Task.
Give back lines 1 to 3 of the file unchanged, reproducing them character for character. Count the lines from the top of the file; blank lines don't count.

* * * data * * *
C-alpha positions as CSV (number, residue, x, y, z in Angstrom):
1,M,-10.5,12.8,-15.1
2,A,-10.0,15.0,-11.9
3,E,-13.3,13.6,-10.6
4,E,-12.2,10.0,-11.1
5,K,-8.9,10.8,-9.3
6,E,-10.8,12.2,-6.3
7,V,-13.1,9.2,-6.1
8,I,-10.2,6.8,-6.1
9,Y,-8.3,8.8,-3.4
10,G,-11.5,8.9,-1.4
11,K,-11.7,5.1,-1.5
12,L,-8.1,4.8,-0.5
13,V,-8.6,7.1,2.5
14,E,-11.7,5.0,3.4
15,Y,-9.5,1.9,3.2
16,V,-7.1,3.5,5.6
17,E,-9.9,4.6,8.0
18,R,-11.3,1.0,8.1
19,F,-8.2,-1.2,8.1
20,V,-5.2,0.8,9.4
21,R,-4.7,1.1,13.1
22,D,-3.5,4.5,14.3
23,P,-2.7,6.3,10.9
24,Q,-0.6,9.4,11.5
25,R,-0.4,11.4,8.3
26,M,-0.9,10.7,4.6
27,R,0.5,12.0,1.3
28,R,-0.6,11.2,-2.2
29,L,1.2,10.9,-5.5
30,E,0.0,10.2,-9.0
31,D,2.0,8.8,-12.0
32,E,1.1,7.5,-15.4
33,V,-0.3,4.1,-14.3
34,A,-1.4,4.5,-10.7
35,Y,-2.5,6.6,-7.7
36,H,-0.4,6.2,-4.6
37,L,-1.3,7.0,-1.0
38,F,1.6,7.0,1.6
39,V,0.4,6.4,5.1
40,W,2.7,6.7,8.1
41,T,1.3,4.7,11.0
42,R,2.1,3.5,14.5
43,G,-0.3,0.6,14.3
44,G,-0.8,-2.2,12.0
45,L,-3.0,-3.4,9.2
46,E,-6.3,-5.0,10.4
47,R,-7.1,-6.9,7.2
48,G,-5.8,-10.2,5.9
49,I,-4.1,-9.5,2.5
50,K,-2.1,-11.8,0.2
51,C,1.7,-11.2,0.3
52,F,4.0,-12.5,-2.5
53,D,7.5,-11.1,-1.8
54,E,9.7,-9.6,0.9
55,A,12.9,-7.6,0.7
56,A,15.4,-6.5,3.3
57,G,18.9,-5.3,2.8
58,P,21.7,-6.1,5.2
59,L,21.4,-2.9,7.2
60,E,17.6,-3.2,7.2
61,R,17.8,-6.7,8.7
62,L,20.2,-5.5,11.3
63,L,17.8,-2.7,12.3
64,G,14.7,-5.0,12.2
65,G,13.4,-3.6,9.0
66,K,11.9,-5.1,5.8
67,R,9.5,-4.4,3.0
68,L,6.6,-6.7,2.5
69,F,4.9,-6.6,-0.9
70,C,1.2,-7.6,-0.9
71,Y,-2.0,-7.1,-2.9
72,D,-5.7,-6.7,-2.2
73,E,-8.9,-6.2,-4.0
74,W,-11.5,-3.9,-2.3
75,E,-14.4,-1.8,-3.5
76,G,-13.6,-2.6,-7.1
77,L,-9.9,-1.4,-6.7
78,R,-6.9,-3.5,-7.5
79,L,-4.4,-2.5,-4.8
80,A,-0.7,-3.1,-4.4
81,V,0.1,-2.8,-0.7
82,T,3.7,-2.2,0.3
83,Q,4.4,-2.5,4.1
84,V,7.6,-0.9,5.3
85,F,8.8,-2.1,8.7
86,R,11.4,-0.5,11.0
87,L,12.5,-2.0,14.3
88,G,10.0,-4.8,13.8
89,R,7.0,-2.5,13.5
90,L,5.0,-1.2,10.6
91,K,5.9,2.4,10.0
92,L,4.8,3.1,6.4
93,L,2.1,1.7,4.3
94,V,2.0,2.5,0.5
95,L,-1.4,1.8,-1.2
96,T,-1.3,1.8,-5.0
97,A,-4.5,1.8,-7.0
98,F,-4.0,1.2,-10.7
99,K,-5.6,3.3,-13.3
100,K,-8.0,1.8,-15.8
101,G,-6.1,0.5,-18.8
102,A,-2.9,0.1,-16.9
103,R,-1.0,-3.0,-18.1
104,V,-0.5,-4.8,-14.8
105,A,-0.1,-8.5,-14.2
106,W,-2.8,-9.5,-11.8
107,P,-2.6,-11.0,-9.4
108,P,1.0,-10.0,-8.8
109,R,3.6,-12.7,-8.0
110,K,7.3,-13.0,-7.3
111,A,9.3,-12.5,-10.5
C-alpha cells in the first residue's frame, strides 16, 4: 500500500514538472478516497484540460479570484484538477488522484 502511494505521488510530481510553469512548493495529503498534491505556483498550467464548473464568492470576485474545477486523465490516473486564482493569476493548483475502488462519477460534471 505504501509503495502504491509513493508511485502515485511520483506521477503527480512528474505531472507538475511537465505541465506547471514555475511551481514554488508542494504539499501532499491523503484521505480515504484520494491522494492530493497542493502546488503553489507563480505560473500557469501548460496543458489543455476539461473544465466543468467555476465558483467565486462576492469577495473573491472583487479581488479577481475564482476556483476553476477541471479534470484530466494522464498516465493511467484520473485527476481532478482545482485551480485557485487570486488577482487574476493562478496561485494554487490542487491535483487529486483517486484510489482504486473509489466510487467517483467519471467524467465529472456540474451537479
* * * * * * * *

C-alpha positions as CSV (number, residue, x, y, z in Angstrom):
1,M,-10.5,12.8,-15.1
2,A,-10.0,15.0,-11.9